For me, every hour is grace. And I feel gratitude in my heart each time I can meet someone and look at his or her smile.
|Port Townsend Beach Hike-June 2012|
A few weeks ago, I was reviewing my PTO (paid time off) from work and realized that I needed to take some vacation before our fiscal year was up on June 30. So I decided to take last week off and use the time to get some things done around the house and catch up with friends. What a wonderful, relaxing week it was!
I really didn't have much of an agenda for my week off, although it tied quite nicely in with our community's annual Rotary Auction. For those of you who don't live on Bainbridge Island, this event happens every year and is touted as the world's largest rummage sale. It's quite amazing, and draws people from all over. This year it will fall on June 30th and, conveniently enough, the week to start dropping off your unwanted items started last Friday. This gave me the impetus I needed to purge my house of stuff. Once I get into this role, it's hard for me to stop. I really get a lot of satisfaction out of giving things away that we no longer need. My husband would probably say that I could be a little more sentimental. For example, yesterday when we were loading things into the car he pulled out this interactive globe that the kids loved when they were small. He looked at me and said he remembered how much they liked to play with it and shouldn't we hang on to it? I gently reminded him that it had been sitting on a shelf for at least the last six years and that there was another family out there that would get as much joy out of it as ours. The globe was put back into the box and delivered to Rotary.
The other thing I did last week was catch up with friends. I went for walks, drank coffee, sipped wine, listened to live jazz and just spent time with people I hadn't been with in a while. It felt somewhat decadent to squeeze so many delightful conversations and interactions into one week, but I'm grateful I did. I think that sometimes given the structured lives we lead we can forget the importance of just being with friends and catching up. These rich encounters really feed my soul, and I know I never regret time spent with a good friend.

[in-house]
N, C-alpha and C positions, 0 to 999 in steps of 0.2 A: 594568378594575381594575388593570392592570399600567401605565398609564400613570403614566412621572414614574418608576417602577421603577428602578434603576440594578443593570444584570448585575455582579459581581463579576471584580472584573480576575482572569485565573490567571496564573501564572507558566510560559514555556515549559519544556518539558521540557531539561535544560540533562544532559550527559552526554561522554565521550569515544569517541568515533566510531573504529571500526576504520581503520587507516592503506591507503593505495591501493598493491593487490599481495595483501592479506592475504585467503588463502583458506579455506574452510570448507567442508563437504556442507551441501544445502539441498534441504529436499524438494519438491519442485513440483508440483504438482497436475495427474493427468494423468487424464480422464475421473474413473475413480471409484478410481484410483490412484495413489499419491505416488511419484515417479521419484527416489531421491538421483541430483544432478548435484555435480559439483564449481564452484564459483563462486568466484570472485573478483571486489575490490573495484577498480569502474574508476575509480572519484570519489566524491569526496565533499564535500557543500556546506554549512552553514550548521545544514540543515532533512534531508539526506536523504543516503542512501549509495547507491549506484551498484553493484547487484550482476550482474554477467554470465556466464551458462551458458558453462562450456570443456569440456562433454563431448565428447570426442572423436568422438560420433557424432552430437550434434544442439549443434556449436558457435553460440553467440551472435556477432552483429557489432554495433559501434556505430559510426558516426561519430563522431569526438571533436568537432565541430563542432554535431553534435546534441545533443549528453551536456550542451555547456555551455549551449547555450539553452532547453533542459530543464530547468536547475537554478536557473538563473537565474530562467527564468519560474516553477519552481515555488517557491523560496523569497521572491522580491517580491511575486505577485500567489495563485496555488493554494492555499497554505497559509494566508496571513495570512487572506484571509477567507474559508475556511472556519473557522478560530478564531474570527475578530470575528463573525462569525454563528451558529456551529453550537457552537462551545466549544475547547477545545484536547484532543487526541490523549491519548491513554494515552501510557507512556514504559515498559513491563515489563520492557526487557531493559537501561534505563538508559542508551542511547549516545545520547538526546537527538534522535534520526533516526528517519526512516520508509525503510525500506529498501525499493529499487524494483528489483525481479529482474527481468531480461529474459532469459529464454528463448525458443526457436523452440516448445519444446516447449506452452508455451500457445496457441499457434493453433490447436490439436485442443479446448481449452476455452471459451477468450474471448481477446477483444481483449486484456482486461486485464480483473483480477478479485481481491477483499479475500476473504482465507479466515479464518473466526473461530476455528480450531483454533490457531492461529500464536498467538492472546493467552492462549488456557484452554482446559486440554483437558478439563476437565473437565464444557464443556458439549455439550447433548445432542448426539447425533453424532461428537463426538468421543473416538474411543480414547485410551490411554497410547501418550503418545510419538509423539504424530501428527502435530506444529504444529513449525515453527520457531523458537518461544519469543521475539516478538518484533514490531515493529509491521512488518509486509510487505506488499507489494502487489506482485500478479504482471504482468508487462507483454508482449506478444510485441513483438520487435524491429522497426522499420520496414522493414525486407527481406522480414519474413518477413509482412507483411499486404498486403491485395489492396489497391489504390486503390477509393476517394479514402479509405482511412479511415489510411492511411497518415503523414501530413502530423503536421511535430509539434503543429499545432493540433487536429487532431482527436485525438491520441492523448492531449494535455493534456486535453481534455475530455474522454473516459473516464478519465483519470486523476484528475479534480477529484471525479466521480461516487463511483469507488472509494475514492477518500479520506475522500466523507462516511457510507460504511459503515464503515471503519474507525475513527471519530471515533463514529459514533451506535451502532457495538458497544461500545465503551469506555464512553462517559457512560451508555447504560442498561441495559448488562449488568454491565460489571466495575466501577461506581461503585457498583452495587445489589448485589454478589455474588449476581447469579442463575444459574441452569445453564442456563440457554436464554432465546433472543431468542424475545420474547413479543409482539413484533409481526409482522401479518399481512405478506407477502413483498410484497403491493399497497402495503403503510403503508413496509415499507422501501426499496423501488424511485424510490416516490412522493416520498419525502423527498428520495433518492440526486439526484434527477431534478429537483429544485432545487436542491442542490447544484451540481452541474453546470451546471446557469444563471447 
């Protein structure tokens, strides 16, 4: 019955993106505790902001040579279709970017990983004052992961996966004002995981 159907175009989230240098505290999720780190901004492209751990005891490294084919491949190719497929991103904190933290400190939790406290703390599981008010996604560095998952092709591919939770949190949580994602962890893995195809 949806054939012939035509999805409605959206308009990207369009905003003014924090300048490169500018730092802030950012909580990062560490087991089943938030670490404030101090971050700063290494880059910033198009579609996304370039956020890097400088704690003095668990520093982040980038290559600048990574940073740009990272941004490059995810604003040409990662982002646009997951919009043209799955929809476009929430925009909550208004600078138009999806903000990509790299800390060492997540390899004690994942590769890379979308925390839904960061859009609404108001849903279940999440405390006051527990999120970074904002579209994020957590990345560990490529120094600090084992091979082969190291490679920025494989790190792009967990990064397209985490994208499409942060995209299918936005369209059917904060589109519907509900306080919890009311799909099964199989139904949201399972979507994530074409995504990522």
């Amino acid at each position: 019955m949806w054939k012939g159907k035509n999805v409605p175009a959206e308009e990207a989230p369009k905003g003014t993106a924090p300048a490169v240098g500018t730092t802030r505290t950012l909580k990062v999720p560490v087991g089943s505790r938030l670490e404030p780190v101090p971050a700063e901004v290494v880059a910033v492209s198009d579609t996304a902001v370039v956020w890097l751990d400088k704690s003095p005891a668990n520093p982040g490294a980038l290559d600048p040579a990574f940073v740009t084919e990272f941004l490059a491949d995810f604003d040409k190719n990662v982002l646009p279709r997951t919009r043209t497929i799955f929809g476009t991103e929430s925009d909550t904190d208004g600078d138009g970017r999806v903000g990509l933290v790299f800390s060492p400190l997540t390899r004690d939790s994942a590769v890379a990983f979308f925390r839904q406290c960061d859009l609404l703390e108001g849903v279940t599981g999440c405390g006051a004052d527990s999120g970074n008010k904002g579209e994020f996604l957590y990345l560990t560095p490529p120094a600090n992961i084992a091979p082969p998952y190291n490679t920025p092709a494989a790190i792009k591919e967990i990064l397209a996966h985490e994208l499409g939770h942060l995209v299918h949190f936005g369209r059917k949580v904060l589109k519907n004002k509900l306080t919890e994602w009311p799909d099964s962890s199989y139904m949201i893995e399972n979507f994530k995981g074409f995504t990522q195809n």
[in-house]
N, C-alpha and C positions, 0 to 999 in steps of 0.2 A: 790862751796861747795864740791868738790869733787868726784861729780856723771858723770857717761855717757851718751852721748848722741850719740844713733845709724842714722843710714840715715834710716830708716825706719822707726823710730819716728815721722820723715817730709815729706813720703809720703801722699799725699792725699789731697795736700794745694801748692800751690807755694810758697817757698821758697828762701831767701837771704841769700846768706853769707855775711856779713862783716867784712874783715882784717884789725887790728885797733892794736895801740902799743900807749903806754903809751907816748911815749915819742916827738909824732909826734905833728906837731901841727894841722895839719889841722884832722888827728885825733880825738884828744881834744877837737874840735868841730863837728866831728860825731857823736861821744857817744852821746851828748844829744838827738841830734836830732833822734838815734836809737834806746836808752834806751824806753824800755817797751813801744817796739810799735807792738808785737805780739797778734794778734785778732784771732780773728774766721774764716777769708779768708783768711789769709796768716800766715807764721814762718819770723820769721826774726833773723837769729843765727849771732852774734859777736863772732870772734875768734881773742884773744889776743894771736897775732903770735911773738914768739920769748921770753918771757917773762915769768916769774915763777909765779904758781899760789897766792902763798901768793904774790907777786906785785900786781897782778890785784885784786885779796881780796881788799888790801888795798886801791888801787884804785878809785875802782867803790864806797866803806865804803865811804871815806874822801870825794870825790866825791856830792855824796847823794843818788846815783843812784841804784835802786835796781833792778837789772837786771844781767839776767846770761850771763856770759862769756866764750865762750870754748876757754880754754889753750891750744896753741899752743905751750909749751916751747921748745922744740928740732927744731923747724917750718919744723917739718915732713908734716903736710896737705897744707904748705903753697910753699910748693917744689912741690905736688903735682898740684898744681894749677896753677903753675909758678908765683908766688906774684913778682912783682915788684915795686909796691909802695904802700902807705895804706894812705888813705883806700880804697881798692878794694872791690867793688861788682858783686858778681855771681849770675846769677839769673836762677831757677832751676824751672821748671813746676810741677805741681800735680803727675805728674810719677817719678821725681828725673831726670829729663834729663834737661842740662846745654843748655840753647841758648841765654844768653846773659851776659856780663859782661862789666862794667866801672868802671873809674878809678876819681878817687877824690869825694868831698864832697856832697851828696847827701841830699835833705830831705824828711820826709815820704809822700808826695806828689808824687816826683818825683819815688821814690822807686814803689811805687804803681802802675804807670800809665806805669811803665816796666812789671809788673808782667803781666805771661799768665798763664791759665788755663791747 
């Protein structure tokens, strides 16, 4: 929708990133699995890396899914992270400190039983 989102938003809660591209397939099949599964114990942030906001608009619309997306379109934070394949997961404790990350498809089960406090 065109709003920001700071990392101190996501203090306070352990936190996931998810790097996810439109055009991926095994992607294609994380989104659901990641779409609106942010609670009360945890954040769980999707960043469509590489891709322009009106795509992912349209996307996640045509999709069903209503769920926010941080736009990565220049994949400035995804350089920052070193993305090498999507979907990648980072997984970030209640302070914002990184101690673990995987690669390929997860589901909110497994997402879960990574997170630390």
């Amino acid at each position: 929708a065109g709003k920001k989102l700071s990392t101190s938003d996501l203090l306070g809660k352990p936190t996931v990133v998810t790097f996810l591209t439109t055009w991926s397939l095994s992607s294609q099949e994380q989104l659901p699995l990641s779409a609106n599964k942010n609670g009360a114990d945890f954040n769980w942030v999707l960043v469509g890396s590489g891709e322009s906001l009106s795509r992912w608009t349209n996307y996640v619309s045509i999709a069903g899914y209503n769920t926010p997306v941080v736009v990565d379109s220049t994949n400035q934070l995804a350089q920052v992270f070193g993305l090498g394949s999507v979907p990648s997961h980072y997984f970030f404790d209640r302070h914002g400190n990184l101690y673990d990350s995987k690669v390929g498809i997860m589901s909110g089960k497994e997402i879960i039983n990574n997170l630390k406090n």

I was also able to get some reading in. I finished The Dovekeepers by Alice Hoffman, which if you like historical fiction is a must. I was swept back into the world of ancient Israel told from the points of view of four women. I also read the thought-provoking article in The Atlantic that's currently making the rounds called "Why Women Still Can't Have it All". I'm still mulling this one over...perhaps another post. I attended a lecture by Sara Lawrence-Lightfoot, a Harvard professor who read from her new book Exit: The Endings that Set Us Free. It's a book I want to pick up as it explores the experiences of different people with stories of transitions and exits. Finally, I just started reading my dear friend Toby Schneider's book The Offering: An Unexpected Journey. Toby died in 2005 and finished writing this weeks before her death. Her brother Howie just had it published and it is an absolute joy to read her wise words and hear her voice again. She remains a true inspiration to me.
So that was my week away from work. I am coming off of it feeling renewed, a little lighter, and definitely richer for my encounters with friends. While I think we all know how beneficial time off is, I have a new appreciation for sticking close to home. Sometimes we just need to step out of our routine a bit to realize that the things we need are actually very close at hand. We don't have to venture far to gain much.